Page:Solar wind.djvu/5

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SHAPE OF THE OBSTACLE—SYMMETRIES AND ASYMMETRIES

Although the flow patterns calculated by Spreiter et al. (1966, 1968, 1970) are axisymmetric, there are clearly asymmetries between opposite (polar) hemispheres in the altitude distribution of planetary ions added to the flow external to the ionopause owing to the oppositely-directed electric fields as seen from the planetary atmosphere. Cloutier et al. (1974) have considered this effect and concluded that characteristically-different ion densities and energy spectra would be detectable in the two hemispheres. In the hemisphere in which the induced electric field is outward, the ion distribution of a given species is nearly constant between the ionopause and a height of two gyroradii above the ionopause, and decreases exponentially above two gyroradii with roughly the species neutral scale height. In this hemisphere, all ions are accelerated to the average flow velocity. In the opposite hemisphere, in which the electric field is directed inward, the ion distributions are concentrated much closer to the ionopause surface and fall off rapidly with height above it. In this hemisphere, the average drift velocity of ions is less than the flow velocity within two gyroradii of the ionosphere, and varies from ~O at the boundary to the flow velocity at a height of two gyroradii. If the ionopause altitudes in both hemispheres were equal, resulting in equal total mass addition to the flow in the two hemispheres, then clearly the density and velocity differences will result in a difference in momentum transfer from the flow to the photoions. The drag to the flow will be less in the hemisphere in which the electric field is directed inward, and the flow pattern symmetry axis should shift toward this hemisphere. Calculations of the total drag for equal and symmetric ionopause altitudes in both hemispheres show that the altitude of equal drag differs by 300 km at the polar terminators of Venus and 1000 km at the polar terminators of Mars. However, the drag may be equalized by changing the ionopause altitudes slightly to increase the total mass added in one hemisphere and decrease it in the other.[1] The required height differences between hemispheres at the polar terminators are 140 km for Venus and 25 km for Mars, with comparable height differences expected in the shock altitudes.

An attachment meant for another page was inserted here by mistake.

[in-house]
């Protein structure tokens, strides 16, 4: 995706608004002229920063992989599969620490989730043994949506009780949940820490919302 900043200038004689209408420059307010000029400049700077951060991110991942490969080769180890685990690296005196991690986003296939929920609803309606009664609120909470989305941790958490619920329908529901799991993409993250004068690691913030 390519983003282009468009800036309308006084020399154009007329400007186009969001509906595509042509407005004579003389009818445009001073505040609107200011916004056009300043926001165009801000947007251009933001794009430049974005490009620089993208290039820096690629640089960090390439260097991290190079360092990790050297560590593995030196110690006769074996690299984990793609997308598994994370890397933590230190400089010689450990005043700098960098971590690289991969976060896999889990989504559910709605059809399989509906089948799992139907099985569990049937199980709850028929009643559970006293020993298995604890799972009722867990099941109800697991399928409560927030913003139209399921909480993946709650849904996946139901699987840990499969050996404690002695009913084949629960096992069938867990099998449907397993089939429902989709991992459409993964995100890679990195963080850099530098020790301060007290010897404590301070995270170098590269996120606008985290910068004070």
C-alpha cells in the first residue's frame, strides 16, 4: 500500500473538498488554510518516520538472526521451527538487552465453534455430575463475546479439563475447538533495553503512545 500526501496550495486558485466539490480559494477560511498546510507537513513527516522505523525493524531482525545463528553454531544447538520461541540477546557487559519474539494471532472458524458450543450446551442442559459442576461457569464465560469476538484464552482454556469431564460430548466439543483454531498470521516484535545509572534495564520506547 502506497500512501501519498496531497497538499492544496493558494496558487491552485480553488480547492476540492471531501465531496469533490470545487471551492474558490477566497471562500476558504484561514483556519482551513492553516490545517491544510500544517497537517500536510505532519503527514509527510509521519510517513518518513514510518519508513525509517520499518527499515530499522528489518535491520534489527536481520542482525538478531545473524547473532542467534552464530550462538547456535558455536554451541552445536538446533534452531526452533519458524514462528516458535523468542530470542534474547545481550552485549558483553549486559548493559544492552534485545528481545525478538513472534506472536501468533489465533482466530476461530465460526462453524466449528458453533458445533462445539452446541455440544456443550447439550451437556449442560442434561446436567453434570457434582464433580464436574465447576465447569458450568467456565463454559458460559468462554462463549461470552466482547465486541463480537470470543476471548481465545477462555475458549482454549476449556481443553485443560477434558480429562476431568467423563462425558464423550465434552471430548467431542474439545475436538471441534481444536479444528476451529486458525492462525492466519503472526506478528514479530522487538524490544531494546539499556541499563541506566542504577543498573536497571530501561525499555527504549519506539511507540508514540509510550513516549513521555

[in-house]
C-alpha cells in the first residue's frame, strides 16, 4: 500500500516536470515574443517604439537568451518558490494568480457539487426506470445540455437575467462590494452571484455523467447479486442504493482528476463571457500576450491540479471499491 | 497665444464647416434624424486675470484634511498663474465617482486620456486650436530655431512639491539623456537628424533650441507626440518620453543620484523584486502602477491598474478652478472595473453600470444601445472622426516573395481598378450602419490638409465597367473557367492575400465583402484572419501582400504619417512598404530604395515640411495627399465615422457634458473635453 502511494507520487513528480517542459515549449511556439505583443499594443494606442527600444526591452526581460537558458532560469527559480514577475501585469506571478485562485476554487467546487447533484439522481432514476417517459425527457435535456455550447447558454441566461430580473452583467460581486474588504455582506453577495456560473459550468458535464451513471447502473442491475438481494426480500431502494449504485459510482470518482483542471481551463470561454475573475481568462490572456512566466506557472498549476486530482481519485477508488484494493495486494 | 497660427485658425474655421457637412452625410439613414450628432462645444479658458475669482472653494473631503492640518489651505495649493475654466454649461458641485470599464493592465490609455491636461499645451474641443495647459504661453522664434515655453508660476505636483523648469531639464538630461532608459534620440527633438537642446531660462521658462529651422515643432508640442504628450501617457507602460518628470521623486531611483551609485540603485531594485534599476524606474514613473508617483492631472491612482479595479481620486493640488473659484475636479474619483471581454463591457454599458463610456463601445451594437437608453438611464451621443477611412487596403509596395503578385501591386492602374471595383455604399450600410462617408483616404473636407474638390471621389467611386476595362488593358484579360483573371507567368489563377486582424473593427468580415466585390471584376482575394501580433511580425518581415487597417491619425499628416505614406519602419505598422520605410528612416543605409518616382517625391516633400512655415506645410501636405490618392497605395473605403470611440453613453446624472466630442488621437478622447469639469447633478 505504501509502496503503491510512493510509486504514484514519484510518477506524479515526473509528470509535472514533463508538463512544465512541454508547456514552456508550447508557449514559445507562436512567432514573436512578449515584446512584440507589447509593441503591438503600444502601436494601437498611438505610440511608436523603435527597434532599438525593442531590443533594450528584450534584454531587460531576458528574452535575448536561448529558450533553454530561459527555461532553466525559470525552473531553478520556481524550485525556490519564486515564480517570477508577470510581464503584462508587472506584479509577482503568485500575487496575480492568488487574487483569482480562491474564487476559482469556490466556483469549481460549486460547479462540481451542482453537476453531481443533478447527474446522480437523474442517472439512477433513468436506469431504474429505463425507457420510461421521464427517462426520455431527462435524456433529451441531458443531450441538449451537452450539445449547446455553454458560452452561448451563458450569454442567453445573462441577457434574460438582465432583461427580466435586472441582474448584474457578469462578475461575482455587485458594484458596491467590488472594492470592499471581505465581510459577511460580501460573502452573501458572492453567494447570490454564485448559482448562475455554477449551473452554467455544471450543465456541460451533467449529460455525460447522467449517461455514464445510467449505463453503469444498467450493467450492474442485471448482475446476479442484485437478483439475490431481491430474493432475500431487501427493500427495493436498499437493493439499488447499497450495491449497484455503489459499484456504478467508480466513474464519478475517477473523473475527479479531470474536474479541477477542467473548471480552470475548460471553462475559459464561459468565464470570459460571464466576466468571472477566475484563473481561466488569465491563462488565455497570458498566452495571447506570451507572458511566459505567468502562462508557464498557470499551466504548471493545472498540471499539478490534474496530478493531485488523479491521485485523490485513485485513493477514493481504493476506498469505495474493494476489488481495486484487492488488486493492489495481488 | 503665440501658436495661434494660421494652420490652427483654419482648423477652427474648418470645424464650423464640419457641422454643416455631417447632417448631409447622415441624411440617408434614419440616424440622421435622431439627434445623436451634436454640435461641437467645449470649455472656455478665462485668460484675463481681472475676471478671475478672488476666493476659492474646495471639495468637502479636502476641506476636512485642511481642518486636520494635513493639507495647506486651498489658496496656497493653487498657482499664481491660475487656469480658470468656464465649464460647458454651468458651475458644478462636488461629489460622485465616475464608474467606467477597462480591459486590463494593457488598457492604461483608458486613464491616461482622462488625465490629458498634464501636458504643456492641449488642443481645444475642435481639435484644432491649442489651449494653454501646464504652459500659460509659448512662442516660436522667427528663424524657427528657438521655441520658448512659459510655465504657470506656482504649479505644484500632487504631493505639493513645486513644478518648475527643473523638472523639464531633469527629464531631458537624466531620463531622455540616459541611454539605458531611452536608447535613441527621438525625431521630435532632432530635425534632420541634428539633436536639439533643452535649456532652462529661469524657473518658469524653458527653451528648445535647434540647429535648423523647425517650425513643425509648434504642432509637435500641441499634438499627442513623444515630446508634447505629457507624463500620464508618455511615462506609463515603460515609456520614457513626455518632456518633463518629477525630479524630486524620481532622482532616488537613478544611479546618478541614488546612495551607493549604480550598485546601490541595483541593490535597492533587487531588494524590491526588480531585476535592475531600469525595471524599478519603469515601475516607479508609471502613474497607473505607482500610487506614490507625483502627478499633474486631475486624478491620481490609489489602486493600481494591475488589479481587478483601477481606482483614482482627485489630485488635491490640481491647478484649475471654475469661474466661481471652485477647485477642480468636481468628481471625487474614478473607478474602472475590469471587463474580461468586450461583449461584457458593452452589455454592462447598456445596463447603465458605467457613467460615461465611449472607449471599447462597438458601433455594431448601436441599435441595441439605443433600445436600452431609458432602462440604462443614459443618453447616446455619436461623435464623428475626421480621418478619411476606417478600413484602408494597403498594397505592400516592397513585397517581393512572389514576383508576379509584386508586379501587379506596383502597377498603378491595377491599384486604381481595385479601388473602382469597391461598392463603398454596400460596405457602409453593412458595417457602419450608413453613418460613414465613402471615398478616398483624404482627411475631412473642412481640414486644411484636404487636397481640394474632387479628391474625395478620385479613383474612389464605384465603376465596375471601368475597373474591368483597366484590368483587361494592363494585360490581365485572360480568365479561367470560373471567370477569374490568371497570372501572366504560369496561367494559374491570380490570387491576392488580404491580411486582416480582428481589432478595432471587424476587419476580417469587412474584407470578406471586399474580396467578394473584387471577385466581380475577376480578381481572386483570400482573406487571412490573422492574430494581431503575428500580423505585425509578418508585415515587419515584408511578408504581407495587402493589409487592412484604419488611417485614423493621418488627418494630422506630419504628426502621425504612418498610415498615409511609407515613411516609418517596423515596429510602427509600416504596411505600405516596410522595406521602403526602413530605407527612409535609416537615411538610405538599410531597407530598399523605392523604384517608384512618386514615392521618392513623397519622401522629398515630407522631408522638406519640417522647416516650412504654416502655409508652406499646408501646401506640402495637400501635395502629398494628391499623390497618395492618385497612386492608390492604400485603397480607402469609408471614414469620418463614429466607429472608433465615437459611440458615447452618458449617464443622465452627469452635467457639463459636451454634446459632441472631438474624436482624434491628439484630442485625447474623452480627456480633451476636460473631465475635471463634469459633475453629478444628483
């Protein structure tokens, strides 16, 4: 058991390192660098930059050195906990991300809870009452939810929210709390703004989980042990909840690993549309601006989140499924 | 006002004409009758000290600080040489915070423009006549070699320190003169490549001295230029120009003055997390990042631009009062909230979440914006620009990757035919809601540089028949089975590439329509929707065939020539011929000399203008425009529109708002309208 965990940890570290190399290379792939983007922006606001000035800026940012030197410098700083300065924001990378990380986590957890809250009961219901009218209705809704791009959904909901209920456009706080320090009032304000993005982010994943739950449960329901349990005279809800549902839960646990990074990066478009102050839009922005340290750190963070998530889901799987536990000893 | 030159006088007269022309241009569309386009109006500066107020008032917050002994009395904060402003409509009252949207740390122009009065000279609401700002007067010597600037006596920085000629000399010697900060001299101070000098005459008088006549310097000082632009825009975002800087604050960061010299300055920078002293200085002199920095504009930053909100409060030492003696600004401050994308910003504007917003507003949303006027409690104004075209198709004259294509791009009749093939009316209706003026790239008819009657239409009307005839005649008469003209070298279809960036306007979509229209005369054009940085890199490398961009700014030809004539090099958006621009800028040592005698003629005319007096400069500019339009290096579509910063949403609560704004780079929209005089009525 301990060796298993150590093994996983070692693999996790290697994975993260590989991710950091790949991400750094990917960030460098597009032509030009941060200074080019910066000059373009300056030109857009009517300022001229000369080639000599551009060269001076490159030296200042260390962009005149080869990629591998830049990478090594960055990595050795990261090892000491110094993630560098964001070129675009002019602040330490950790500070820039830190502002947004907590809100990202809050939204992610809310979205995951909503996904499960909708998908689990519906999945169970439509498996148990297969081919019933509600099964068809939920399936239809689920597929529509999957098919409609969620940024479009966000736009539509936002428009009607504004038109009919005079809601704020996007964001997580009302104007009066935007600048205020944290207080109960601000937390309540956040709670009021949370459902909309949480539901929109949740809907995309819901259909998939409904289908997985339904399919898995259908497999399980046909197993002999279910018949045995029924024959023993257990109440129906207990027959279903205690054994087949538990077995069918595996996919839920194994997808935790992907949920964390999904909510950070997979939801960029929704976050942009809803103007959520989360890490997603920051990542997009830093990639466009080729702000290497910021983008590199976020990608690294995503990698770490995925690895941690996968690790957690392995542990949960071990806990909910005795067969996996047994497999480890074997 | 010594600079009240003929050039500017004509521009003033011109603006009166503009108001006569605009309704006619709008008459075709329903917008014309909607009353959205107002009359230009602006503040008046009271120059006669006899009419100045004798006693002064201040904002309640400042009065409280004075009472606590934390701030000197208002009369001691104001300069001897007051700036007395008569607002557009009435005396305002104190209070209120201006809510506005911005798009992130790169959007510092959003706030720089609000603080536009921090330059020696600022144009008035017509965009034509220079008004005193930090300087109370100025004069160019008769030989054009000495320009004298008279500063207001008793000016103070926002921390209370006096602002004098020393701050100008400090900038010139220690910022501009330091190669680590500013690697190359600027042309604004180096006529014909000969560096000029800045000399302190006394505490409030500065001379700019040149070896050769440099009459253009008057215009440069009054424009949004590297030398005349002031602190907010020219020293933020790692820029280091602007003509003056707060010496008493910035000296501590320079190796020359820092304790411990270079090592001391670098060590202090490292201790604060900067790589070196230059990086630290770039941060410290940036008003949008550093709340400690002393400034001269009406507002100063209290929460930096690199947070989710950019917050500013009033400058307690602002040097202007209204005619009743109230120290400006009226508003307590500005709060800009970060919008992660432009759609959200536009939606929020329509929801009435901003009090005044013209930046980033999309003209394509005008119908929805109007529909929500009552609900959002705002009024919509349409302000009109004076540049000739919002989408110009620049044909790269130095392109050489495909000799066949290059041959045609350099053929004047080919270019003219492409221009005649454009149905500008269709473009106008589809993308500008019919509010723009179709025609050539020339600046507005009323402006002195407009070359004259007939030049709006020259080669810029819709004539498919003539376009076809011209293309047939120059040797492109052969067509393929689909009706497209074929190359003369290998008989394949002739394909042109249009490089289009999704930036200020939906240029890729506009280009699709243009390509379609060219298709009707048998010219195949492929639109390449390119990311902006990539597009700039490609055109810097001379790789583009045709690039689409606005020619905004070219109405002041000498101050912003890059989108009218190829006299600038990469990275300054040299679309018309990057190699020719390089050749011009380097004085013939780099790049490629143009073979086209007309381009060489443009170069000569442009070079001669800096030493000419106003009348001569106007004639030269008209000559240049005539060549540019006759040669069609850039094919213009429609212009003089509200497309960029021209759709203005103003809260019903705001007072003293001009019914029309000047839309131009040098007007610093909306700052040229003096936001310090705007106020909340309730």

Another asymmetry may be produced by a combination of two effects. This asymmetry corresponds to a larger effective obstacle polar diameter than equatorial diameter. One contributing effect is the loss in efficiency in the acceleration of planetary photoions by the flow at low (equatorial) latitudes due to decreasing angle between v and B. At the equator, the angle between v and B is very small, and the v X B electric field is much less than at the poles. If the shock-compressed interplanetary field is relatively free of significant fluctuations transverse to the average B, then at low latitudes the momentum transfer from the flow to the planetary photoions, and hence the drag on the flow, will be much less than at the poles. It may be argued, however, that the interplanetary field is not completely noise-free. Measurements in the Earth's magnetosheath indicate an average transverse noise component of


  1. Wolf, R. A., private communication, 1975.

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